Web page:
Local campaigns about the future of Greenham Common, the need for a new hospital and to deal with the terrible traffic congestion in Newbury town centre all provided momentum for our campaign. We were helped by the fact that the former Labour candidate said that his party should make way for us. When they did not stand aside, appointing Peter Mandelson as my opposite number to run their campaign, he said that Labour supporters should switch to us.

    David's high personal profile, coupled with a very effective campaign based on the issues that mattered most to the people across Newbury and West Berkshire and the work of the local Lib Dems over many years gave us as a chance. The BBC decided to make a documentary about the campaign and were delighted when 'On the Record', as narrated by the late David Walter, was broadcast on the Sunday after polling day.

    It recorded how we had come from 12,000 behind, for David to win with a landslide 22,005 majority (and a 28% swing). When told of the result in the middle of the night, Paddy Ashdown famously screamed down the phone, "I wanted to be told the majority, not what was our vote." It had to be explained to him that we had won with 37,950 votes (65.1%), compared to the Tories 15,535 (26.9% and Labour's 1,151 (2%).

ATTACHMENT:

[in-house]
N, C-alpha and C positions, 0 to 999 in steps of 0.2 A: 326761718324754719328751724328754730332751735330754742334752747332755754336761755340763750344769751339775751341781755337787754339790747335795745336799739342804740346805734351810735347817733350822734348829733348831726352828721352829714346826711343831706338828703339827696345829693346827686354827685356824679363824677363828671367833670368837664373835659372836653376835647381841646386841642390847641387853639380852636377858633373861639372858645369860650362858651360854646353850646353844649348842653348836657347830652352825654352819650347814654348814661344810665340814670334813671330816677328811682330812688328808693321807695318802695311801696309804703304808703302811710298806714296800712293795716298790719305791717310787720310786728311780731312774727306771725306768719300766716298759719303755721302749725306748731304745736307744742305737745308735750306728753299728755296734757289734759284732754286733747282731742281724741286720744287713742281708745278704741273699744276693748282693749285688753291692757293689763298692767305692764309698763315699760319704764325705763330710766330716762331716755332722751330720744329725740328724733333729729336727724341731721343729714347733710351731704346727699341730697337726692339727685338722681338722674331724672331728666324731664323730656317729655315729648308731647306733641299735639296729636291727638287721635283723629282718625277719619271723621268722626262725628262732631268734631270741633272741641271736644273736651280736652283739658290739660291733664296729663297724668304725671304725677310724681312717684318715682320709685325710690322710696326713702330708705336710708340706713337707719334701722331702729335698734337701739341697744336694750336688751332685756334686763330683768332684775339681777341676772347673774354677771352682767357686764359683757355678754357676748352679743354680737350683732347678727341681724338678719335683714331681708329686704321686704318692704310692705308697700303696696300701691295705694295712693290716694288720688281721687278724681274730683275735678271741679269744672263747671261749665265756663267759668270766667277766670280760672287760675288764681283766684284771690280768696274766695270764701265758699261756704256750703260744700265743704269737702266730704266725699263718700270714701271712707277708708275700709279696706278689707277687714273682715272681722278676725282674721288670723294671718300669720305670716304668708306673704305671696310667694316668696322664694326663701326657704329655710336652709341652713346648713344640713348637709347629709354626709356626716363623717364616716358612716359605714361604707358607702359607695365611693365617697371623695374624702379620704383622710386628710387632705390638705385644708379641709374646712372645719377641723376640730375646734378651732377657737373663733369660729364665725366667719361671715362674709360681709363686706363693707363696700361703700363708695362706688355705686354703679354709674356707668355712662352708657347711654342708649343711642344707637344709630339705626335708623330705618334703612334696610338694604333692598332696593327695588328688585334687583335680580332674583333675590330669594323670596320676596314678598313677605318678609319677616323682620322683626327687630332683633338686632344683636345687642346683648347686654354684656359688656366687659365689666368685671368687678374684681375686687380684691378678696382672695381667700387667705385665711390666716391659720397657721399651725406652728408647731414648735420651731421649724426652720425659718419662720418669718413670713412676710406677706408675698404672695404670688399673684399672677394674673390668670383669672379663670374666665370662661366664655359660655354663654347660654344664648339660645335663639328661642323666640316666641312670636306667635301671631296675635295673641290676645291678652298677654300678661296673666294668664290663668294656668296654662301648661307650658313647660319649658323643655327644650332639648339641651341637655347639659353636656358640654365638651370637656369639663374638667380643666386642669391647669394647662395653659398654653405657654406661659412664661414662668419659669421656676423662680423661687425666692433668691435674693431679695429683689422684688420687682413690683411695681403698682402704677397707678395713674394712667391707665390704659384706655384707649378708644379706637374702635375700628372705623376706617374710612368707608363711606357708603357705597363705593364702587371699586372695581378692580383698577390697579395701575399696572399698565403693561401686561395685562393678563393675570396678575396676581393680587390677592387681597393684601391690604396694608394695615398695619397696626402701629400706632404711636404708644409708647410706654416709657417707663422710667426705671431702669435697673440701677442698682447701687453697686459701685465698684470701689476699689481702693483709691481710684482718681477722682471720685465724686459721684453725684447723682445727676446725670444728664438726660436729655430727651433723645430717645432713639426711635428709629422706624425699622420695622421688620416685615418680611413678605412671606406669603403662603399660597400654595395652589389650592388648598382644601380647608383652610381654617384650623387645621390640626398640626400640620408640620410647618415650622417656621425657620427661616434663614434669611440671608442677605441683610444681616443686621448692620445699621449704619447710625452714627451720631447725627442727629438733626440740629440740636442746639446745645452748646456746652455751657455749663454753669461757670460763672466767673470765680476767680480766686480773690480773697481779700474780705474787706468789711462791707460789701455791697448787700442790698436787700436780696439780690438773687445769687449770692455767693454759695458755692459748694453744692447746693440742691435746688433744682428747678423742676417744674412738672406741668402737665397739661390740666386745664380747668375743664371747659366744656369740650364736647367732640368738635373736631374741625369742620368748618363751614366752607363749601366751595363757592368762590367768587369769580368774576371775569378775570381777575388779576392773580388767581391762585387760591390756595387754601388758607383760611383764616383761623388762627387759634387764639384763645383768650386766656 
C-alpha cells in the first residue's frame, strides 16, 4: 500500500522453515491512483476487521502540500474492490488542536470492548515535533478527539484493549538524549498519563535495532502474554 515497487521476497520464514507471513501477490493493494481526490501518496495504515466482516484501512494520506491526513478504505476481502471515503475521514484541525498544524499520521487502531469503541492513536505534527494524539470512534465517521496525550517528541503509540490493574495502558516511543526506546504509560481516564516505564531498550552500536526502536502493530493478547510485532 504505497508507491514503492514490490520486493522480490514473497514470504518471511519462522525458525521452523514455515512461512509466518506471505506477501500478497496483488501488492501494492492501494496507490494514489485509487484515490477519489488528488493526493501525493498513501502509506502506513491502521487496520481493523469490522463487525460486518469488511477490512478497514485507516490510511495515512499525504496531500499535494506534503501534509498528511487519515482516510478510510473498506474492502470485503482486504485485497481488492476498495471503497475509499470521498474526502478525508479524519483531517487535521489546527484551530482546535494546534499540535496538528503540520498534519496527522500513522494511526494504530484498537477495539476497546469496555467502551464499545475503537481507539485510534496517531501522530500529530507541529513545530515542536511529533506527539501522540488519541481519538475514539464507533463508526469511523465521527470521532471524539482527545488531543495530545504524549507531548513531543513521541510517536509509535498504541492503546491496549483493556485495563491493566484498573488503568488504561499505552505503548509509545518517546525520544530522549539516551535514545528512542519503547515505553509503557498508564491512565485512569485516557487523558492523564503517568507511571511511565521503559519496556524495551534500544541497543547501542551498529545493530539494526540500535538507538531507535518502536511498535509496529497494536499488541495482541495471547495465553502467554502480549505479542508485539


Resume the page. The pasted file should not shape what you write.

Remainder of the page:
The high profile campaign revived the party and boosted us to the mid-20s in national opinion polls. It provided a base from which we could go on to win the Christchurch by-election three months later and was one of four parliamentary by-election gains that we made from the Tories in that Parliament, helping to weaken them and remove their slender parliamentary majority. Norman Lamont (whose Special Adviser was then David Cameron) was sacked shortly afterwards. The campaign helped to show the party a different way of fighting elections and which was hugely successful for us when we doubled our number of MPs in 1997.

    The party owes much to David, the family who supported him and the team of local Lib Dems in Newbury who enabled this to happen.

  • David Laws
    Article: Mar 23, 2016

    David Laws has written an account wth some of the inside story of the coalition from his perspective.

    The memo to which David Laws refers in the Guardian review was actually written by me to Paddy about the dangers of coalition without PR,when Paddy was thinking in terms of a coalition with Blair.

    I feared then that we would lose about a third of our support in the event of a coalition.

  • Rochester Cathedral (By 2006SweepsCath1.JPG: User:ClemRutter derivative work: SilkTork (2006SweepsCath1.JPG) [CC BY 2.5 (http://creativecommons.org/licenses/by/2.5), CC-BY-SA-3.0 (http://creativecommons.org/licenses/by-sa/3.0/) or GFDL (http://www.gnu.org/copyleft/fdl.html)])
    Article: Nov 24, 2014

    Unless our campaign was a foolish attempt to try and help the Tories win and stave off another UKIP upsurge, polling less than 1% in a parliamentary by-election should be considered as unacceptable, and such a result was not in my opinion unavoidable.

    We should not allow such a result ever again, because polling the lowest vote of any major party, in any by-election ever, casts doubt on our status as a 'major party', damages us in the wards and constituencies that we can win next year, and undermines morale, membership and fundraising.